Total Biscuit did an interesting video about this. He's got a bit of a bias toward digital distribution as he's mostly a PC gamer, but his argument boils down generally to books/movies having more alternate streams of income than games where games rely much more on initial sales. Also books/movies are moving away from physical also, so I'm not sure that comparison holds much water in the sense that they are moving away from it in similar fashion.

 

There's nothing debatable about what I posted, I was just describing the facts. Sources of income and whether business are viable or not is irrelevant to the law.

The comparison is that books, DVDs and PS3 games are all physical goods that are completely self-contained. The person who physically possesses them has the right to enjoy their contents.
 
Most PC games, Xbone games, ebooks and online movie rentals are not physical goods any more. They person who physically possesses their installation media may not have the right to their contents, these rights are assigned separately to physical possession.
 
Any of the above physical goods can be resold, whether it's a PS3 game or a PC installer disc with an already-used-up steam key (but obviously the PC disc with the used-up steam key has close to zero value, because it is not the game).
If a publisher doesn't want their games/books/movies resold, they can choose to use the second Xbone/Steam/iTunes licensing option. If they want to allow the right of resale, they can package their games up as a physical good.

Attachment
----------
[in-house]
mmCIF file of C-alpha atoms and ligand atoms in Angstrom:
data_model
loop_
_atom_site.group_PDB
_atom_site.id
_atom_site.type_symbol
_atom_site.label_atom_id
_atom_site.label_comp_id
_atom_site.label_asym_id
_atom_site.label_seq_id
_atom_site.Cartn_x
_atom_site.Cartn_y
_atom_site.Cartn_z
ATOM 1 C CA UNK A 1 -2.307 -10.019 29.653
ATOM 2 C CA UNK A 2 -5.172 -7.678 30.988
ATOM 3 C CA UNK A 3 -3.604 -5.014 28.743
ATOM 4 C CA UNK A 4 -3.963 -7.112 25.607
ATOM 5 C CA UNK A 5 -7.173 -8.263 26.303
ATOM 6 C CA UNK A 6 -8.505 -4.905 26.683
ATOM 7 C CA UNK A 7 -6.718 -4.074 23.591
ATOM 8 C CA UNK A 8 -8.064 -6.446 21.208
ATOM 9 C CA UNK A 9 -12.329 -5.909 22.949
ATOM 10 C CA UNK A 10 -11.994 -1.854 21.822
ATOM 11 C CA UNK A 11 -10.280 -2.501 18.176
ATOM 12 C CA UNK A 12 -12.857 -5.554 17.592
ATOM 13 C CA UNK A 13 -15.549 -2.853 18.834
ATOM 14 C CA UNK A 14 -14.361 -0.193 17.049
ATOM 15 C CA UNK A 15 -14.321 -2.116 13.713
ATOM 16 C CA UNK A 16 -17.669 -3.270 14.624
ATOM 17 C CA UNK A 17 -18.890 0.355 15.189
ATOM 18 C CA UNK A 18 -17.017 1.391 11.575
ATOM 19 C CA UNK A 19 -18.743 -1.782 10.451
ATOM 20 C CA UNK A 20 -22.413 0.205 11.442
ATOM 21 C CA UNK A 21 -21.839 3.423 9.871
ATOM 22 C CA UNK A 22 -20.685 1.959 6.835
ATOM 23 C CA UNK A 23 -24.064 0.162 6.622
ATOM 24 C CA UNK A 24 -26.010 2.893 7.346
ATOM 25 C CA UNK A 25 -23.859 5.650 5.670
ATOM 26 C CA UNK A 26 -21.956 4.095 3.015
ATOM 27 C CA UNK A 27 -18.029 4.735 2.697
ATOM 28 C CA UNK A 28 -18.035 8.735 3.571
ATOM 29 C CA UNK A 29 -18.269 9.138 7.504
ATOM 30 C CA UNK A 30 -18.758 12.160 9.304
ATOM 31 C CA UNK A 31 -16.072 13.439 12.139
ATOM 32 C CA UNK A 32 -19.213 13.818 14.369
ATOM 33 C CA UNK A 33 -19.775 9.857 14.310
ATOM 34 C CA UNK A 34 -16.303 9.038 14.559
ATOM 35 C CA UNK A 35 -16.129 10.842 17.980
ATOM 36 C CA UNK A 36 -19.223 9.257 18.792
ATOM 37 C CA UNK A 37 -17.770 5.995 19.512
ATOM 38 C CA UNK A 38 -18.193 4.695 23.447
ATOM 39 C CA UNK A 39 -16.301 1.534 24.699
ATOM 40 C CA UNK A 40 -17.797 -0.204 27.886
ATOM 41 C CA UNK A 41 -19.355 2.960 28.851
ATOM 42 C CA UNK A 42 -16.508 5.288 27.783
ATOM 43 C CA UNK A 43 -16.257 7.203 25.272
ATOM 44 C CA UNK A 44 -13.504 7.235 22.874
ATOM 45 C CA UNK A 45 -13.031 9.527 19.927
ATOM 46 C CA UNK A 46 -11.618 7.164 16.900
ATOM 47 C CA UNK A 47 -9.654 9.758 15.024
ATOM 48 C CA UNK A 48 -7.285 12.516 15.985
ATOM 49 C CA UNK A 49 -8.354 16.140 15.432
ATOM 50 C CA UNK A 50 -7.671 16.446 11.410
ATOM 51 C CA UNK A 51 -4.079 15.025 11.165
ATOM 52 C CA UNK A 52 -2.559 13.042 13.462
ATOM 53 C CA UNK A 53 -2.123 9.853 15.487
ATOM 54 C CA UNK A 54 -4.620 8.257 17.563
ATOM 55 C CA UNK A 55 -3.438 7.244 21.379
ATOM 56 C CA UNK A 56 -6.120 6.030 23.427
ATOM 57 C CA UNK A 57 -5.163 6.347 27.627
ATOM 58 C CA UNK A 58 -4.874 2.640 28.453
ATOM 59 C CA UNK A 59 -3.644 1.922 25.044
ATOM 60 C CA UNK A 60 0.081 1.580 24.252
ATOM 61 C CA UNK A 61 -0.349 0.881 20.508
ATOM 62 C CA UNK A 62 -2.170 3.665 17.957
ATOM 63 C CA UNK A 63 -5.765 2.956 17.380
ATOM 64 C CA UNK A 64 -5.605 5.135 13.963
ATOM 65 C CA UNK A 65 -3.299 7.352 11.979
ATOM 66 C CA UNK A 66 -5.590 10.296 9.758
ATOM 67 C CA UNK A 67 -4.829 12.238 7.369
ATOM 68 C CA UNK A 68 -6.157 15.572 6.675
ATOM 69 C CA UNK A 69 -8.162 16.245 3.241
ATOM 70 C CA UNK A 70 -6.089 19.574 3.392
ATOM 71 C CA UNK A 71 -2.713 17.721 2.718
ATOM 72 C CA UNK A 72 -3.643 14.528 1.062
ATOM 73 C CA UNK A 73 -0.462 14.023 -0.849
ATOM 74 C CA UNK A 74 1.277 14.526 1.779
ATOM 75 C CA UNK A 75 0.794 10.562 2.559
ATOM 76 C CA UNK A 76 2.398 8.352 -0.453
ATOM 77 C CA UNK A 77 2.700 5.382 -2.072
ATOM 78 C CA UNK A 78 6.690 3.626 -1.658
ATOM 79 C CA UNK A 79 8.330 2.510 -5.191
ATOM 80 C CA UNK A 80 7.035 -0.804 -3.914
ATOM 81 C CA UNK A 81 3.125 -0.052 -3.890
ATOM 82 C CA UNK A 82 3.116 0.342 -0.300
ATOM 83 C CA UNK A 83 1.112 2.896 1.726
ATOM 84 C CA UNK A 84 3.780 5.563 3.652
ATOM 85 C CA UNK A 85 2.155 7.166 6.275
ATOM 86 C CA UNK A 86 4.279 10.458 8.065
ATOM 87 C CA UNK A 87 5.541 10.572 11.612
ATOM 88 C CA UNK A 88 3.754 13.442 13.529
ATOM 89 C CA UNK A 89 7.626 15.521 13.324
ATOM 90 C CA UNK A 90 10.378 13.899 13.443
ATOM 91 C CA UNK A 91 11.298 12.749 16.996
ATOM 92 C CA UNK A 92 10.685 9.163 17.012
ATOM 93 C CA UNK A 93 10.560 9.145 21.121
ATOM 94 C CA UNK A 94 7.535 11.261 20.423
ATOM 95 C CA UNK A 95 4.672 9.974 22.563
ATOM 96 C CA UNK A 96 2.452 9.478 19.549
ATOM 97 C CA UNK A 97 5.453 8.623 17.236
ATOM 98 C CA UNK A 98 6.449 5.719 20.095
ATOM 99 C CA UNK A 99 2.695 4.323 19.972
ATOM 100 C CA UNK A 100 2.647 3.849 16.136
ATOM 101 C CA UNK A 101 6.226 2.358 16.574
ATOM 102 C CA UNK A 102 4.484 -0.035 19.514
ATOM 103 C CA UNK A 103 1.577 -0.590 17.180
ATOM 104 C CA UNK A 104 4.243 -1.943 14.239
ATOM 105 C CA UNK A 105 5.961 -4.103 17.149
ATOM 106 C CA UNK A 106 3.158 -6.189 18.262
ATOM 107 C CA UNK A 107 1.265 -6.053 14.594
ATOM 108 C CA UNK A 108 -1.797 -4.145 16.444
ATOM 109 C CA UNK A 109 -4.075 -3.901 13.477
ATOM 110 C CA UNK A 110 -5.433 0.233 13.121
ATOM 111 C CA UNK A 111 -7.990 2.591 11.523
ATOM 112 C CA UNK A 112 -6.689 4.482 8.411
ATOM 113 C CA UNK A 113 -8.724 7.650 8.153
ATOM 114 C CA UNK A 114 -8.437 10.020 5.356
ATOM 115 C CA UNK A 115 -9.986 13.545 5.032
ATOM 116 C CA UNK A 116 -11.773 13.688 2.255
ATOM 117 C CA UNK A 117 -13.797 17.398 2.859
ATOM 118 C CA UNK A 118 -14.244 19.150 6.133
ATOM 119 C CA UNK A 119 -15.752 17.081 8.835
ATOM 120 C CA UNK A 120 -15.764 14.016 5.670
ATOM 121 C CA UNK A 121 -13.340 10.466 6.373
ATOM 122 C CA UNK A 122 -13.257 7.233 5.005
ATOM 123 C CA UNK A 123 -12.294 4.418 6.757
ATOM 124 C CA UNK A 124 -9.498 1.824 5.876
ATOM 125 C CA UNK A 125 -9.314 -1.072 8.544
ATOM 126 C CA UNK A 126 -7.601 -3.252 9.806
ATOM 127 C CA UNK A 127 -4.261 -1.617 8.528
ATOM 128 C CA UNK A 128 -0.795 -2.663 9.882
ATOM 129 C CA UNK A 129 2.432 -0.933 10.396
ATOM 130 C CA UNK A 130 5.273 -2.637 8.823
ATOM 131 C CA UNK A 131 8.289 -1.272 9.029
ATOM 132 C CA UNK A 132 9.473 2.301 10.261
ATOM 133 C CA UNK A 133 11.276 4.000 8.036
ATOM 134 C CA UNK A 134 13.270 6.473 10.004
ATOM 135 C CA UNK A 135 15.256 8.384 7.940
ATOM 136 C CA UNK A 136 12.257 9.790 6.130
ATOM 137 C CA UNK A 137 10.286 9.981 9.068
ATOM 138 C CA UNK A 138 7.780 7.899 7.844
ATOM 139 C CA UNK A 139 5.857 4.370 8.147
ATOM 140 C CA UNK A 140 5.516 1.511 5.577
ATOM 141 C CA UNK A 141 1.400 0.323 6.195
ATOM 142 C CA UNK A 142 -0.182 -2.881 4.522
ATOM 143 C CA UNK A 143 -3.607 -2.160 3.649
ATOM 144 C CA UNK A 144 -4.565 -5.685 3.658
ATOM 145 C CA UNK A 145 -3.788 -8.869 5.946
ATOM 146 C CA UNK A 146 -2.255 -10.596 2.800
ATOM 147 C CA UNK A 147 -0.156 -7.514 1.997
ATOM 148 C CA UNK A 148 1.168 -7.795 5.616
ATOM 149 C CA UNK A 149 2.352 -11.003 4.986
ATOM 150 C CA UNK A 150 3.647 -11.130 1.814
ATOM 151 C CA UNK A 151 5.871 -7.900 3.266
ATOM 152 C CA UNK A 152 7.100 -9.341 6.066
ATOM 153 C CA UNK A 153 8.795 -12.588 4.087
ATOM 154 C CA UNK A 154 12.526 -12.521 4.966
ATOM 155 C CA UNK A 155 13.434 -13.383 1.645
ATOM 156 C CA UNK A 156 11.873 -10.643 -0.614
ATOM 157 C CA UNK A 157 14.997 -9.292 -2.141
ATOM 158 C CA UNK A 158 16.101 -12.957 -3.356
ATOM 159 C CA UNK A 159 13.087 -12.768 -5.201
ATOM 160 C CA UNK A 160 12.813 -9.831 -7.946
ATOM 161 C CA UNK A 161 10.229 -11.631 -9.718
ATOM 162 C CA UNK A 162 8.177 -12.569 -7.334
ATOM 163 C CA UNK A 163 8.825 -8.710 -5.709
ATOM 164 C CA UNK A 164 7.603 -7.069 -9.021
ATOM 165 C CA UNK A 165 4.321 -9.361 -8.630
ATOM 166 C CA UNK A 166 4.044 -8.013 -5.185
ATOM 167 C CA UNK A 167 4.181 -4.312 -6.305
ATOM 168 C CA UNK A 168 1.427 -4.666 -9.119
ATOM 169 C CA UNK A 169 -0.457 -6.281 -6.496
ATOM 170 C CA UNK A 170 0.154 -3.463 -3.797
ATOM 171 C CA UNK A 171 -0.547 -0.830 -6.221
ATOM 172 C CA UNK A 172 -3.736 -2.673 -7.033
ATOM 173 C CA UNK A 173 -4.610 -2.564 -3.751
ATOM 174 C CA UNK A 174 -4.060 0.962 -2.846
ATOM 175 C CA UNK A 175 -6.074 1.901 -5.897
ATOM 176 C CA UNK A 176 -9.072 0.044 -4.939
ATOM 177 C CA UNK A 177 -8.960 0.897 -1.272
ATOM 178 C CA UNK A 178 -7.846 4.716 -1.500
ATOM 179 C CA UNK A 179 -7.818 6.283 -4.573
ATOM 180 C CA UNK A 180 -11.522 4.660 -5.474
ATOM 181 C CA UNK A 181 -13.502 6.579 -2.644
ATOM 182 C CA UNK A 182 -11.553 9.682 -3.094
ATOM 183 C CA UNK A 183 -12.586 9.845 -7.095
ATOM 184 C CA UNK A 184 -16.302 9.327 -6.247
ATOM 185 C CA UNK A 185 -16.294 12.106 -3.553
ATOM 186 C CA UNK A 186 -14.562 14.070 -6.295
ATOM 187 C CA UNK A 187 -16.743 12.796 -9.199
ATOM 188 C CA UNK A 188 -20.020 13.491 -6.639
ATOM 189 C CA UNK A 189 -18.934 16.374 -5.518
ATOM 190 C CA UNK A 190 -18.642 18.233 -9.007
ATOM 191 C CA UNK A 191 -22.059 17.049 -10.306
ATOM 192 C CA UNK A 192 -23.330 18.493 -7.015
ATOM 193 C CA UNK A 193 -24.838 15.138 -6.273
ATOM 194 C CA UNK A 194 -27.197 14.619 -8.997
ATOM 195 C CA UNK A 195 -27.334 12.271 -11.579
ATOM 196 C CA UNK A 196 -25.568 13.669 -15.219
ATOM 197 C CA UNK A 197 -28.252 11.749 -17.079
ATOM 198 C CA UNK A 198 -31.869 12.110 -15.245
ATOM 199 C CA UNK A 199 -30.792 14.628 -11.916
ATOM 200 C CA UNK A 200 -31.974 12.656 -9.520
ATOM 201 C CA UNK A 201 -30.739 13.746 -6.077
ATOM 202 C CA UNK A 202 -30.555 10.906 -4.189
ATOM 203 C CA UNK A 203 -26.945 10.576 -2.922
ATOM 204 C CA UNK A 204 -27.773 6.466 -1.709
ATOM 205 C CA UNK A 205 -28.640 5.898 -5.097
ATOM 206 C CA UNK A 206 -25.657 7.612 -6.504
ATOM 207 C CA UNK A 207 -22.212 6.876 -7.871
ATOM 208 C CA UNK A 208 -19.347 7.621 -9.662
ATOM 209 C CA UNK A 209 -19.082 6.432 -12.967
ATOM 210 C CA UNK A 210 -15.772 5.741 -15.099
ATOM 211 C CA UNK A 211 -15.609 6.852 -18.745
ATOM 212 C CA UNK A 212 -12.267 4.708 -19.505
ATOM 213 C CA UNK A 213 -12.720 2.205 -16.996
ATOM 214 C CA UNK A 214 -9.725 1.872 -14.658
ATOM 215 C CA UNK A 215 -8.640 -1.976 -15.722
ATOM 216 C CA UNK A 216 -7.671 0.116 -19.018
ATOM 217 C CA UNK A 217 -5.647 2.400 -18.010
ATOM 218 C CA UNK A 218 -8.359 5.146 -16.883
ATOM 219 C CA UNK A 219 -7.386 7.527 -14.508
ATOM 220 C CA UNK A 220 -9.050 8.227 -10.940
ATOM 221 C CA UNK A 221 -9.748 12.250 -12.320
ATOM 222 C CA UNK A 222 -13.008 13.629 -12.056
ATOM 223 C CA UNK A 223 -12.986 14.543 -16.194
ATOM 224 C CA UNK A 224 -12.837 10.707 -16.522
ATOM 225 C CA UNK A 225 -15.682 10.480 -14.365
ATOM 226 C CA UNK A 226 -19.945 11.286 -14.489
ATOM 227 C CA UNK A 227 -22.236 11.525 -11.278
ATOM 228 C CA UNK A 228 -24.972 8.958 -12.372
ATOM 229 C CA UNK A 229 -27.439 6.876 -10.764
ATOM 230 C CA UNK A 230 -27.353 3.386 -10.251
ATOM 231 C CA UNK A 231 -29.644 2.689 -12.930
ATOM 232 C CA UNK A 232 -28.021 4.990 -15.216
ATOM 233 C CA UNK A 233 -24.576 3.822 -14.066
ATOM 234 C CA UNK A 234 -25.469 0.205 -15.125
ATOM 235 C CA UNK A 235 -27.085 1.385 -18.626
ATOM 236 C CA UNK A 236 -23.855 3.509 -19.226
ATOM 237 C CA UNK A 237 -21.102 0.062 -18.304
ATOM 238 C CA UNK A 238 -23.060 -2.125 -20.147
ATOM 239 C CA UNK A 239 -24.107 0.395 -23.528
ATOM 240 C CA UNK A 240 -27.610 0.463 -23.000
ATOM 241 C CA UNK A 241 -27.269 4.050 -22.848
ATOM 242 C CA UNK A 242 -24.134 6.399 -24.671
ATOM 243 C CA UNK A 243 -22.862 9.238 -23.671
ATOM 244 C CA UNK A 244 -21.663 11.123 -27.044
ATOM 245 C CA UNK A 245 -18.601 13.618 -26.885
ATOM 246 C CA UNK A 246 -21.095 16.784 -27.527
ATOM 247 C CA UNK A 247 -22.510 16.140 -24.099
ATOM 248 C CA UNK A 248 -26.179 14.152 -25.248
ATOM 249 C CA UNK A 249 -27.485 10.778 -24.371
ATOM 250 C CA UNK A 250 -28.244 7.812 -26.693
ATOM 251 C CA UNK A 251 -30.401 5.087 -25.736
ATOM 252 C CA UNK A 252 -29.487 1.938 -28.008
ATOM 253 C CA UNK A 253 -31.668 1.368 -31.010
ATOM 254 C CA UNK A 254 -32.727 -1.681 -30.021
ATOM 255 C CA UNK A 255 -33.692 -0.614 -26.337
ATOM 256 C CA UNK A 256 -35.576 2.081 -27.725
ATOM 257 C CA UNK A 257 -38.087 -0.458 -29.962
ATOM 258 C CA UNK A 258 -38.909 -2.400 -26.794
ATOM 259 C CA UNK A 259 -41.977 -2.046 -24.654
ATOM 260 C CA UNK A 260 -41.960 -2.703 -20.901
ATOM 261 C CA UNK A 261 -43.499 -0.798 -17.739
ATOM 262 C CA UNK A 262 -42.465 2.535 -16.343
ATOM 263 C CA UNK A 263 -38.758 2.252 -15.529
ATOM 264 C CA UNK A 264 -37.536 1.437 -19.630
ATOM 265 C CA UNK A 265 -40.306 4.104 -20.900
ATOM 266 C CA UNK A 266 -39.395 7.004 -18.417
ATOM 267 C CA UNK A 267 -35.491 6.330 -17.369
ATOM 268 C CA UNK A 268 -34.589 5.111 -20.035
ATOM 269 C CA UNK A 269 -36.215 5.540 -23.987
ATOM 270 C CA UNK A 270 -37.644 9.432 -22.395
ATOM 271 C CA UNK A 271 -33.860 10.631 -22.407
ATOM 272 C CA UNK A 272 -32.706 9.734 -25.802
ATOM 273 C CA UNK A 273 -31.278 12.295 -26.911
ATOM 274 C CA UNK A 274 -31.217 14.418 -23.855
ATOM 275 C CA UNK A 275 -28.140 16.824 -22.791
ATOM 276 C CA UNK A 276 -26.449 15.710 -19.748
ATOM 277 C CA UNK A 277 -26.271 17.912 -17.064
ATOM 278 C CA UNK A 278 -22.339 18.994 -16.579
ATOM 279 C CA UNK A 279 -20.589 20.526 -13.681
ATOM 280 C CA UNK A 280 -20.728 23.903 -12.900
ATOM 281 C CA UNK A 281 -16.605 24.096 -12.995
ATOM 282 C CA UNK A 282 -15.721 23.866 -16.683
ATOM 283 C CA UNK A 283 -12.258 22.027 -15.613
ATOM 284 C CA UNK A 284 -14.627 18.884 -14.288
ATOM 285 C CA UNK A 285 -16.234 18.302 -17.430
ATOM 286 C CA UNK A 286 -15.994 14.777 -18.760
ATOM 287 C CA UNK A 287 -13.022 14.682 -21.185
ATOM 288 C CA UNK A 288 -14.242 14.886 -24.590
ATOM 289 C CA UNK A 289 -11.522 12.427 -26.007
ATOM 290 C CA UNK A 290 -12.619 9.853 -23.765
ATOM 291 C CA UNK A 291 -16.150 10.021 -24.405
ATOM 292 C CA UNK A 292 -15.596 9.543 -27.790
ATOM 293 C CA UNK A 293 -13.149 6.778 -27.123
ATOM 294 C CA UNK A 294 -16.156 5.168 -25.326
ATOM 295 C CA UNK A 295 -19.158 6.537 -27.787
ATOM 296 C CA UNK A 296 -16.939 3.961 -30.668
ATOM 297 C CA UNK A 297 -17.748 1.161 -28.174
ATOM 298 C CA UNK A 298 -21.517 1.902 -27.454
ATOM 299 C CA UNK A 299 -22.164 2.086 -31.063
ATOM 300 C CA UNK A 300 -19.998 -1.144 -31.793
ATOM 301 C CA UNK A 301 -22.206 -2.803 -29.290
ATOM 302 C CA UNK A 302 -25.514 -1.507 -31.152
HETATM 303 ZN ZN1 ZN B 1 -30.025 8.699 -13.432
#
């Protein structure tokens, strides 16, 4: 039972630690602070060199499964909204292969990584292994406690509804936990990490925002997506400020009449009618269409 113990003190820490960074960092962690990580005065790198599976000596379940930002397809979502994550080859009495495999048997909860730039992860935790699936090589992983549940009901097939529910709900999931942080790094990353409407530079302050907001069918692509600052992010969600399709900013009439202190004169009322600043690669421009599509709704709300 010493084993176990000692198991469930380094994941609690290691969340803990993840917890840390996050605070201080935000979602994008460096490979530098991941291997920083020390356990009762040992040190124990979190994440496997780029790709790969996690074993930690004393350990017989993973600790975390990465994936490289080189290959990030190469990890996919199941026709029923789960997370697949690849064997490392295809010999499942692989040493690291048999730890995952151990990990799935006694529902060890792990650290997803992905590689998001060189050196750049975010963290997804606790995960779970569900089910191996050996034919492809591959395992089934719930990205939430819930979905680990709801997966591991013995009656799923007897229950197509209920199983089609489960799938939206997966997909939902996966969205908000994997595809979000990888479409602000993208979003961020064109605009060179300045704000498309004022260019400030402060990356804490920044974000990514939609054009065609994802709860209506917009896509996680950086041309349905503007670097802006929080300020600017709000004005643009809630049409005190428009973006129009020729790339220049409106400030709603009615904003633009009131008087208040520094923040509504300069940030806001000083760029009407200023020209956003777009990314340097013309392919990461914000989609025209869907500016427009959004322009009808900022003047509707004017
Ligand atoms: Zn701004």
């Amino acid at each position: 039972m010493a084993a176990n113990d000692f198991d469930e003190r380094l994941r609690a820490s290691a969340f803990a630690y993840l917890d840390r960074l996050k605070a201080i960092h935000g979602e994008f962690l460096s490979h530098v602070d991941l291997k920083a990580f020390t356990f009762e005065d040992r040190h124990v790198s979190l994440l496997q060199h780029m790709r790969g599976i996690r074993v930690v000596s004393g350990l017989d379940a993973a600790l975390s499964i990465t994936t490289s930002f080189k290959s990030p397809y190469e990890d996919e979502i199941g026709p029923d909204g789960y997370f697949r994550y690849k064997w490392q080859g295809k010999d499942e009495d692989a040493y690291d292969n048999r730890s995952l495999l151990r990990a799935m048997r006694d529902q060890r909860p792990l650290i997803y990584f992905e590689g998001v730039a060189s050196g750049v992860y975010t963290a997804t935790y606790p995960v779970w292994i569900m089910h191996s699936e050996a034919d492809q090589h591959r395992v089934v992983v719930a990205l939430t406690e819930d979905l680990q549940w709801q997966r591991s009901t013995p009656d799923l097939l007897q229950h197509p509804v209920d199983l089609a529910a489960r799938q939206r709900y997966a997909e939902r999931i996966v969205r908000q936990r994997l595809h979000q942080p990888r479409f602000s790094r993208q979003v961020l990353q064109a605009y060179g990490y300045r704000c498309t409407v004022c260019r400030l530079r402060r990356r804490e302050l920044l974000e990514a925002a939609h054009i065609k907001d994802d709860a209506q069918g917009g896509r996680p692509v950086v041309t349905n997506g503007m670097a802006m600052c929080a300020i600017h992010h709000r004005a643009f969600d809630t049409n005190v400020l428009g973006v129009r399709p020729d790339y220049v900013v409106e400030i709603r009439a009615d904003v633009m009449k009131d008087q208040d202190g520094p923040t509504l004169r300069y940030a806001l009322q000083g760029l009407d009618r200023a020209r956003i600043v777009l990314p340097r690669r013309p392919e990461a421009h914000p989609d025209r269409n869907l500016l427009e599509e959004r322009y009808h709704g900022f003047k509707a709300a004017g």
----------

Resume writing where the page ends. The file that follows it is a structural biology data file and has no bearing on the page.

If publishers want to play hard-ball with Gamestop, they can choose not to sell their products wholesale to Gamestop, and boycott their business. This doesn't happen. EA makes more money by cooperating with Gamestop rather than trying to kill them off.

People often forget that Gamestop is part of "the industry". The developers, the publishers and the retailers all make up "the industry". If physical (Gamestop) and digital (Steam) retailers all disappeared, then a link in the chain would be broken.

Developers -> Publishers -> Distributors/Wholesalers -> Retailers -> Gamers

Physical retailers are going out of business everywhere, and the only ones that are surviving are either big department stores that use games as a loss leader (many department stores sell below the wholesale price!), or specialist games stores that survive off of trade-ins. It won't be long before we don't have the option of buying games from a dedicated game retailer any more.